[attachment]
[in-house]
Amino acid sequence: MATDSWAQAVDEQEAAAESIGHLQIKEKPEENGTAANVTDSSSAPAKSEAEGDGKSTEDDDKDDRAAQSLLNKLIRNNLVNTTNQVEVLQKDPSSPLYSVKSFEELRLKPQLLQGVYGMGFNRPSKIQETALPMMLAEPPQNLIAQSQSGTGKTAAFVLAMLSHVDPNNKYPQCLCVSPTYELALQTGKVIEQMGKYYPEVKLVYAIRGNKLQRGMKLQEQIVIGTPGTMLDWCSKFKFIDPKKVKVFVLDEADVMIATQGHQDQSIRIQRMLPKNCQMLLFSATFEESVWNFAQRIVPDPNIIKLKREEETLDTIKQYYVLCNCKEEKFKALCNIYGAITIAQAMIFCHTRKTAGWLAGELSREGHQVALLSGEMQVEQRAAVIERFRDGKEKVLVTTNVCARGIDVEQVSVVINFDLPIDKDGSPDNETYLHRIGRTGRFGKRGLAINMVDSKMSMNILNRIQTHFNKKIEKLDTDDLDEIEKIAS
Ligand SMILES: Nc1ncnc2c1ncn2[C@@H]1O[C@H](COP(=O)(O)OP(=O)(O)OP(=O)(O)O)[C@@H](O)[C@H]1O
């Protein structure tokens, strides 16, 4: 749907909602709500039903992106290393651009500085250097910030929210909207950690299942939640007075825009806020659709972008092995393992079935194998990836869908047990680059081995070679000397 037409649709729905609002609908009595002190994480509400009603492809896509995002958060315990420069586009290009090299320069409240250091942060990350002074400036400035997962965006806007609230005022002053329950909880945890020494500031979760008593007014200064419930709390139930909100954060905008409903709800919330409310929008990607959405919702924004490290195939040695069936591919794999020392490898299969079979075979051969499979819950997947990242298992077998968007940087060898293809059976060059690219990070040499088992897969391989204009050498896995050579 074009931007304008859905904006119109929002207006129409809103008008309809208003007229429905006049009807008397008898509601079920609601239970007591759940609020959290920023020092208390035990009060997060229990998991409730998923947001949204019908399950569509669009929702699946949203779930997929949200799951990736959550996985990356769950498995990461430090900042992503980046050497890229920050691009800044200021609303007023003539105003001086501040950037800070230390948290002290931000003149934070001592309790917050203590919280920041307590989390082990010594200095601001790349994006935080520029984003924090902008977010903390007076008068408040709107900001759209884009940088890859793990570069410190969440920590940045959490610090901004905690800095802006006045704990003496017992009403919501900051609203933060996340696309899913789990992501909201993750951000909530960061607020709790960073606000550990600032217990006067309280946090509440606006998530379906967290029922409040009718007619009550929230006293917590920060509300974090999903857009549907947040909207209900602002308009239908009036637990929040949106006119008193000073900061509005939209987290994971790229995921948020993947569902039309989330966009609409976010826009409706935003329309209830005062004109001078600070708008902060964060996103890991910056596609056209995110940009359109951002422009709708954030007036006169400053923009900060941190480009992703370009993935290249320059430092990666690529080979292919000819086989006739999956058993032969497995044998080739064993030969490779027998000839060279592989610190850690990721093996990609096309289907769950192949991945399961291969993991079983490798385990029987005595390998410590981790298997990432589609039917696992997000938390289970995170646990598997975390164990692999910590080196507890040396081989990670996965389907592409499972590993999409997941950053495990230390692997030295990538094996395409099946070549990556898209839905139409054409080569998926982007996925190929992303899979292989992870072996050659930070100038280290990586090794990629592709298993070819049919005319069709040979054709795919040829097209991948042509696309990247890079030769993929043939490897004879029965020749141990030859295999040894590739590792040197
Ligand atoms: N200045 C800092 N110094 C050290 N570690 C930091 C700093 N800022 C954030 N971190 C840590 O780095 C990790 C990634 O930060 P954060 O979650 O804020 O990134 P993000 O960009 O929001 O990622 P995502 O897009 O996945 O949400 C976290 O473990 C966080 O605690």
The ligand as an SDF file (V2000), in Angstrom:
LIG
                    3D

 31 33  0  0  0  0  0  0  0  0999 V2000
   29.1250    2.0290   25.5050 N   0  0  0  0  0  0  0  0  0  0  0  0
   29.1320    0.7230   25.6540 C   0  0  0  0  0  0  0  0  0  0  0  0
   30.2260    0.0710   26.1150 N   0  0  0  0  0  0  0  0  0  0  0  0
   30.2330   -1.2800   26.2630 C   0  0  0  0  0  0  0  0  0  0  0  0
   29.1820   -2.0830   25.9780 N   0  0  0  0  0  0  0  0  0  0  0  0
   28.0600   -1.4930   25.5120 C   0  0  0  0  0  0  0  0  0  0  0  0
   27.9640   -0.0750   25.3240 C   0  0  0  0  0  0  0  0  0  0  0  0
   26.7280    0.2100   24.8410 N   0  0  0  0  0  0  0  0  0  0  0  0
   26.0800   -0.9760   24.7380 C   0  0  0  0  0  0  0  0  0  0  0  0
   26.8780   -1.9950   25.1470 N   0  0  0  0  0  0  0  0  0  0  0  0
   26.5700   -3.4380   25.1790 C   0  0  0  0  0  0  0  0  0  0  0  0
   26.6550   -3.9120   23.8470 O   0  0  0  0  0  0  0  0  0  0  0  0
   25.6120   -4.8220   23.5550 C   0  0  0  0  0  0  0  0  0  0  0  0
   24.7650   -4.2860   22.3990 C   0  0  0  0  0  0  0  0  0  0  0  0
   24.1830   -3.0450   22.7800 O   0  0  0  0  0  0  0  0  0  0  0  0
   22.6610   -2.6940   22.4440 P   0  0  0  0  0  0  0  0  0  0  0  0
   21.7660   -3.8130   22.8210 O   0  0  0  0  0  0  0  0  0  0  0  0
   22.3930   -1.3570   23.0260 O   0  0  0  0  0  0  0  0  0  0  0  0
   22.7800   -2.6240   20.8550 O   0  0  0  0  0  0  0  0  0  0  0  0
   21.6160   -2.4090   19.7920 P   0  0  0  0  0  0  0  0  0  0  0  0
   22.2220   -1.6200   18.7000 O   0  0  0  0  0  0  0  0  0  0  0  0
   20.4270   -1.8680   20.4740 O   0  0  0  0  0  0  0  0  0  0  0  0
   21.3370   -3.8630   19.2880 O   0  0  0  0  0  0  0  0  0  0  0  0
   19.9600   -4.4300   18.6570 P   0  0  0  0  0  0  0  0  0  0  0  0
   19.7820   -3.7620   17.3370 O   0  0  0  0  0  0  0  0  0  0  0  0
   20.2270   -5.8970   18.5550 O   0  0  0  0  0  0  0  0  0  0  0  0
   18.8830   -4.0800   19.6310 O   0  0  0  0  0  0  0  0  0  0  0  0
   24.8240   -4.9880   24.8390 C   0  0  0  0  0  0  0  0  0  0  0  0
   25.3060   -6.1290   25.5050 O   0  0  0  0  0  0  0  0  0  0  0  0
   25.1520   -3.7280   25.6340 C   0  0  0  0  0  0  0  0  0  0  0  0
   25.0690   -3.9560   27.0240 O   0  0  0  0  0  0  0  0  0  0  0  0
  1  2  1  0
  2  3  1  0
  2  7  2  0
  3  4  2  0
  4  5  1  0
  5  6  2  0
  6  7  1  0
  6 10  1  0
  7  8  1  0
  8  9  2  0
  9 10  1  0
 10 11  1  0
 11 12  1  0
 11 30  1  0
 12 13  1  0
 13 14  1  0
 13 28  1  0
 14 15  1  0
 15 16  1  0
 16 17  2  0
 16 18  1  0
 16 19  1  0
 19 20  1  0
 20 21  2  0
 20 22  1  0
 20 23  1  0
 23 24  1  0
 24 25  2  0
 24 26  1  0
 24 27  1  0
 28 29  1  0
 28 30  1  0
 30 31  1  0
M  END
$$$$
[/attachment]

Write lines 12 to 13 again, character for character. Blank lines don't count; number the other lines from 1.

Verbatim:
   30.2260    0.0710   26.1150 N   0  0  0  0  0  0  0  0  0  0  0  0
   30.2330   -1.2800   26.2630 C   0  0  0  0  0  0  0  0  0  0  0  0